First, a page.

Reflections on “Smart Solutions”

After attending Saturday’s big show, “Smart Solutions to Homelessness: A Countywide Community Engagement Summit,” I gathered a smattering of feedback from “Occupy Folks” on how they felt about the event.  Consensus seems to be, “It was not very useful.”  We (tongue-in-cheek, but seriously) KNOW TOO MUCH.

I understand the need for governmental and non-profit entities to communicate with the public regarding their needs.  WE KNOW that volunteers are needed for the befriending, mentoring, and support of people in distress.  WE KNOW that material resources are needed to feed, shelter, and house people who are hungry and have nowhere safe to stay.  WE KNOW that there is no “one size fits all solution to homelessness.”  It is unfortunate that those who design the agendas of large meetings like this one are unable to withstand conflicting viewpoints about public policy priorities.

Here are a few “Smart Solutions” — my public policy priorities:

  1. Decriminalization of “survival behaviors” such as sleeping at night, camping in your car, or using a blanket to keep warm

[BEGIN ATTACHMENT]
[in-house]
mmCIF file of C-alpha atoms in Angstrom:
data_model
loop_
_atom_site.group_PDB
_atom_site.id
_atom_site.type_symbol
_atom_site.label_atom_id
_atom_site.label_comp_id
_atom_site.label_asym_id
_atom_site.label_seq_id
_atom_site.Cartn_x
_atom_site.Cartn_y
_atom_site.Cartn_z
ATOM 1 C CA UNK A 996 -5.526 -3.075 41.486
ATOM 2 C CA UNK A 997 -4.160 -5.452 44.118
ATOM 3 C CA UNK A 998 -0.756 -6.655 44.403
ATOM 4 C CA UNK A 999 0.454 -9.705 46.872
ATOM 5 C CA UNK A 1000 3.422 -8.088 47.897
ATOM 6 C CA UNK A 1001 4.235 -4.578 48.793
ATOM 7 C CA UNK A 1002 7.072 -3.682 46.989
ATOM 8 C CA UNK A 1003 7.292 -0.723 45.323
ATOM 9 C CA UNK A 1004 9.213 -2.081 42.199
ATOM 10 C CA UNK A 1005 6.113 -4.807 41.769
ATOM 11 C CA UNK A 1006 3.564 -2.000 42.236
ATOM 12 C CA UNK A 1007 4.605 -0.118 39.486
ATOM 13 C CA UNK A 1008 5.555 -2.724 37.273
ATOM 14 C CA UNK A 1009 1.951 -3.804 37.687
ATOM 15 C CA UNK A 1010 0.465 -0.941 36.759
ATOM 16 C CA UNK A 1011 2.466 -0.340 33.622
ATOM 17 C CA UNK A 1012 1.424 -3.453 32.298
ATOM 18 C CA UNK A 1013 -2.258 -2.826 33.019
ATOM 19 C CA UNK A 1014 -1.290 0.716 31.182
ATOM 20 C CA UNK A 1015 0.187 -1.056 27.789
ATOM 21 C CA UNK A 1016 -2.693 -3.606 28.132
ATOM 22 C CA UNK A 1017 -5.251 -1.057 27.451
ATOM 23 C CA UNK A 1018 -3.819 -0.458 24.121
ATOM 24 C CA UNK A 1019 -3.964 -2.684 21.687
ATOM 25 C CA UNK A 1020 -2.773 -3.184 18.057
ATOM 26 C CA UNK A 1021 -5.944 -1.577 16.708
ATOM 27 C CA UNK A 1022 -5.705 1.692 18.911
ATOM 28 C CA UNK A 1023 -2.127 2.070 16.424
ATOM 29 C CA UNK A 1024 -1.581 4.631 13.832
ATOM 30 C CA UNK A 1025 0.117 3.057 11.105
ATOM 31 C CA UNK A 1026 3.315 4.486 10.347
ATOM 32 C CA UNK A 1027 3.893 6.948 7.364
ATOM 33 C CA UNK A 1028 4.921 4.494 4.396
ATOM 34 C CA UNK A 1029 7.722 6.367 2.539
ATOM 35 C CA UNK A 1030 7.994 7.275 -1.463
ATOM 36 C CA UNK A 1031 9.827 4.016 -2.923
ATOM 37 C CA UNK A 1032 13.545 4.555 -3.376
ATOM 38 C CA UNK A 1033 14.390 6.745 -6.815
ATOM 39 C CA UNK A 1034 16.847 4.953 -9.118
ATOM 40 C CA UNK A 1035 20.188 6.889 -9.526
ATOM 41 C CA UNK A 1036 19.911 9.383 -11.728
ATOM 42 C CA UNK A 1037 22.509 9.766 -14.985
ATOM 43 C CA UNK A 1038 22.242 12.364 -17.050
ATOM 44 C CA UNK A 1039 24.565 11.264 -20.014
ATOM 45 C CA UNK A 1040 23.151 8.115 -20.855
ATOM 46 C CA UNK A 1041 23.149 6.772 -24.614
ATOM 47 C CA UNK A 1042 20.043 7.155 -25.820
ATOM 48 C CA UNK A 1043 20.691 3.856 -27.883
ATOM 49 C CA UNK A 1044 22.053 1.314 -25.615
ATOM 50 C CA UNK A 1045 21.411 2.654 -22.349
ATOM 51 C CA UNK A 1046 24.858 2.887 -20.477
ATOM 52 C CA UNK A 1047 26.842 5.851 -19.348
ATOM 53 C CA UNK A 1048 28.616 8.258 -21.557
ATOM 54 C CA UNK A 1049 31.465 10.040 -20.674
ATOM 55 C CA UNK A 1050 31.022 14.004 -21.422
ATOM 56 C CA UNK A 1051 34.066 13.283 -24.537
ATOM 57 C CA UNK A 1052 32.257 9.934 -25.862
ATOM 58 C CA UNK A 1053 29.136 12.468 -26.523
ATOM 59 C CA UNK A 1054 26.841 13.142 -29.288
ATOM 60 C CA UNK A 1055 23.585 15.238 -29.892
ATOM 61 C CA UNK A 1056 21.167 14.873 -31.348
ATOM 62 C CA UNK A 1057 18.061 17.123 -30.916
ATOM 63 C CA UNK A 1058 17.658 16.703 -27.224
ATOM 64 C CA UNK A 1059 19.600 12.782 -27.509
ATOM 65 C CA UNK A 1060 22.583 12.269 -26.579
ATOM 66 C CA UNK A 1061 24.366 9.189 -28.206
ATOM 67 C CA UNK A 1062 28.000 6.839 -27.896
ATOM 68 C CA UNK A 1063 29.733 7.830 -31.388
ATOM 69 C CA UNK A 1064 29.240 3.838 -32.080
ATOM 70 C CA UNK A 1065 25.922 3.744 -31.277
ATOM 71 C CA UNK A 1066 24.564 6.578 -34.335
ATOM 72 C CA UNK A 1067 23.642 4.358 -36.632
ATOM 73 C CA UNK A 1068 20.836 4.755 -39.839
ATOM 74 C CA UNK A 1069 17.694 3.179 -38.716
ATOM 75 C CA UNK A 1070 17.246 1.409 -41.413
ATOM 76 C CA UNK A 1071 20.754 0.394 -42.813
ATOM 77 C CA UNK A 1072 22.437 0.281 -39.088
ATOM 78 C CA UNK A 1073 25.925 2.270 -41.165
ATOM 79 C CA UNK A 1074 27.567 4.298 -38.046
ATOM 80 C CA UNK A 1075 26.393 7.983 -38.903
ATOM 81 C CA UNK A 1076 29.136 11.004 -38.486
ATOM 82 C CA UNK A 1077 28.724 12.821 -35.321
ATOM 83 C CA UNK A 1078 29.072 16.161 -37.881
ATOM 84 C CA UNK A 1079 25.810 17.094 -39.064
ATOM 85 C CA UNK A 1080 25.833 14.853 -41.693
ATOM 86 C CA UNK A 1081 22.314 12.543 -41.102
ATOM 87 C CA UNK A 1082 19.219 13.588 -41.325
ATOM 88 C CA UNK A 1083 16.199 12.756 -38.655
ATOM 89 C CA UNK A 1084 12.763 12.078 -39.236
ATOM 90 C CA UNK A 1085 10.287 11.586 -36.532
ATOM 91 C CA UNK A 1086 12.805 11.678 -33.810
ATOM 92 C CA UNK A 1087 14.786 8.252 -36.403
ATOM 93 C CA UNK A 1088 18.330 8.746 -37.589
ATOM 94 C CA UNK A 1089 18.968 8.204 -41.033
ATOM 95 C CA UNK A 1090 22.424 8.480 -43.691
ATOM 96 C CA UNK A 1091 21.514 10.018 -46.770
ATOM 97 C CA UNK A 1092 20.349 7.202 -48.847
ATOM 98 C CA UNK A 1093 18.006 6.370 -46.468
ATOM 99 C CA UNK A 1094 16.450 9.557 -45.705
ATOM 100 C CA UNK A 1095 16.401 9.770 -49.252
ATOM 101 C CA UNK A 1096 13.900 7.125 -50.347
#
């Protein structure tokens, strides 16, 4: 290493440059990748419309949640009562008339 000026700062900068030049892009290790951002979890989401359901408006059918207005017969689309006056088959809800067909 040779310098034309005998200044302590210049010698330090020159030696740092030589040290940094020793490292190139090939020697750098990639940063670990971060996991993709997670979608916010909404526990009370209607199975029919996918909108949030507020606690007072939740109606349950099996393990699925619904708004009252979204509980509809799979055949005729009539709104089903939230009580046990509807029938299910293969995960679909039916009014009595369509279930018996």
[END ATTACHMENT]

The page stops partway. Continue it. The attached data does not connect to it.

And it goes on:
2. Legalization of drugs, and, hand-in-hand, helping people to learn ways of coping with the emotional pain that can result in addictive behaviors
  3. Creating safe places to camp
  4. Subsidizing low-cost permanent housing
  5. Providing resources to mutual aid and self-help networks for material and emotional support of all people
  6. Supporting families so there will be fewer children put into foster care
  7. Transforming the economy so that there will be safe, environmentally sustainable, and meaningful work for everyone at a living wage
     I despair over the lack of compassion actually expressed at the meeting, which seemed scant, aside from a “before and after” set of pictures of one homeless man who became permanently housed in Los Angeles. The “problem” that the “smart solutions” seem to be set to solve is “inefficient allocation of public resources.”  So the work being done “to end homelessness” is framed in terms of money to be saved instead of lives to be saved.
          At Saturday’s meeting I summarized a small exchange of perspectives between of five or six persons on the question, “What will the future look like without homelessness?”  I said that there would be personal dignity, care for each other in community, and good feelings about everyone.  I’m afraid that was the wrong question to ask.  My question to you is, “What are you going to do about the reality of homelessness in our community right now?”